Supreme has this 90s feeling which builds the brand on nostalgia. The newsletters, drop teasers, even the website are all minimalist and reflecting the vibes of the 90s in New York. This gives an edge to get well-received by the consumers.
Relating to old days is a common marketing strategy in many brands. Supreme's products got pretty well on trend.
The harder it is to get the product, the more valuable it is perceived. Good luck with getting some of the hottest drops!
Supreme team has never tried to market too much and created an authentic, family-like feeling. They also targeted youth but unlike other brands, they saw those young people are willing to pay more for cool and high-quality products, too – they didn’t use them only for some marketing purposes. That paid off.
Supreme bets on FOMO and wants buyers to have the sense that what is in the store today might not be there in a month, so if they like it, they should buy it, now. New collections aren’t marketed as limited but with all the hype, everyone knows the best stuff will soon be gone.
Supreme got so much recognition through a snowball effect - it started with the first community but the brand was so special that they told about it to others, then that got passed to others and eventually ended up in Japan or Europe.
Using nostalgia in marketing is powerful at building a positive impact on a brand’s perception since it transfers the good memories that we already had to the brand. 90s nostalgia is getting really hot these days, especially for people who were teenagers back then.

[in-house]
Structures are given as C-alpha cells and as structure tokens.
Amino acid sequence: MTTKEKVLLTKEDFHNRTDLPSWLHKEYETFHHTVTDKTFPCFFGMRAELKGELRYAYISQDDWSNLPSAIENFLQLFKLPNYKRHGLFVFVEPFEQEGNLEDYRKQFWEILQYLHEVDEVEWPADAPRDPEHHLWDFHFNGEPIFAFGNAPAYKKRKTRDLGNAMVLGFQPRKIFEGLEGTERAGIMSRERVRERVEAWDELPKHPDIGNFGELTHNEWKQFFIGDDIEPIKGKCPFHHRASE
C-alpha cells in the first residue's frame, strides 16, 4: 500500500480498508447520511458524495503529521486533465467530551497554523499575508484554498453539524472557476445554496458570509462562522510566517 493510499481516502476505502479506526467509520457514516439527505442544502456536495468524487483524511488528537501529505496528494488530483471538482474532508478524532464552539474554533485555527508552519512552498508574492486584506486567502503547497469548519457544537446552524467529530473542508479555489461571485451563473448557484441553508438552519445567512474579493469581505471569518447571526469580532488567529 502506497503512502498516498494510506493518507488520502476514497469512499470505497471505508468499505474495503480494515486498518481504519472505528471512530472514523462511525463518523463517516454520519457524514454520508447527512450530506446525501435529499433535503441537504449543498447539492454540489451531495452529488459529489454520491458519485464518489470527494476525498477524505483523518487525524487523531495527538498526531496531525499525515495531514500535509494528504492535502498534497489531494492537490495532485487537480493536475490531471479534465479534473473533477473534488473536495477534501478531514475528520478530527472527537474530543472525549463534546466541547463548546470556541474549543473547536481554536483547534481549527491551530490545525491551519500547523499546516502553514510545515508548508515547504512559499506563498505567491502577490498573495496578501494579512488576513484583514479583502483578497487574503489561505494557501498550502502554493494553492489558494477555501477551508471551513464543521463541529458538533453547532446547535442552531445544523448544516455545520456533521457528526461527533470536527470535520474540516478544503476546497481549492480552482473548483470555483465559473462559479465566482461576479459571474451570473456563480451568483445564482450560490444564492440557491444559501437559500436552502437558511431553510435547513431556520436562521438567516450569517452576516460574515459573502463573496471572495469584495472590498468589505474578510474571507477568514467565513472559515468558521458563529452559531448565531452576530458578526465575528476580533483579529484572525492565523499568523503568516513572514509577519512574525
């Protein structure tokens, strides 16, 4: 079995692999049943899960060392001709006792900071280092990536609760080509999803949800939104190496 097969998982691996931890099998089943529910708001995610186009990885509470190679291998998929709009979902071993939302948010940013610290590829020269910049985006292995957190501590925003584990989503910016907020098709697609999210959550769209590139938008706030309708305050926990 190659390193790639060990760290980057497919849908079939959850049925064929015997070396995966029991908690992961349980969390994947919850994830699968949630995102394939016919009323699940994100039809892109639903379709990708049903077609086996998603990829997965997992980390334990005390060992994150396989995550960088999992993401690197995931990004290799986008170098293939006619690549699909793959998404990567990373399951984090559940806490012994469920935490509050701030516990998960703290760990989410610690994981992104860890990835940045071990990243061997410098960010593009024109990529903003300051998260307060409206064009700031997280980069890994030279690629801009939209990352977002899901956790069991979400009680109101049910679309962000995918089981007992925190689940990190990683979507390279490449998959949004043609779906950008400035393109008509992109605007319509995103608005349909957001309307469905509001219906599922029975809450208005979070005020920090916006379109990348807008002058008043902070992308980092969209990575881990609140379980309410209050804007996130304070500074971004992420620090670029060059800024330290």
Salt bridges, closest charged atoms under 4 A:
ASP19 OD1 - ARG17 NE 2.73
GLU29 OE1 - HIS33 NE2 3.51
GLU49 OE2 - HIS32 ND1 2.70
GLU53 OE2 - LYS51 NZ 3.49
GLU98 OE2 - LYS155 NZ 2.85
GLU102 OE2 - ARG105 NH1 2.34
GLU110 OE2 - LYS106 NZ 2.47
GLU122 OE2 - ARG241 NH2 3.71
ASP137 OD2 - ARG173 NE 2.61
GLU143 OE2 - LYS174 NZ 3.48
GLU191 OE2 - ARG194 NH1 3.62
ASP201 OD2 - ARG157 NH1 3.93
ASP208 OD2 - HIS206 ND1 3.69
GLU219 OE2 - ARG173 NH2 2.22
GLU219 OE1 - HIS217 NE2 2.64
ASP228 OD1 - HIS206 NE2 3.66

It correlates with the social connectedness, which is basically about spending more money as our feeling of being connected with others increases. All of that because of nostalgia which connects people through common memories of past times.
Having sort of a community around the brand creates a tribe that gets its own dynamics. Supreme has been built on top of the community around the physical shop and limiting marketing efforts and relying on inclusiveness has built a worldwide community of Supreme freaks almost organically.
Window of Opportunity
Supreme’s success is deeply rooted in authenticity and the sense of community while the scarcity has only skyrocketed the demand to own such products. What that means for your business is that you might want to target a niche and build a community around the brand while preserving your authentic voice. With nailing this approach, heavy marketing seems to be not only unnecessary but actually destructive for the brand.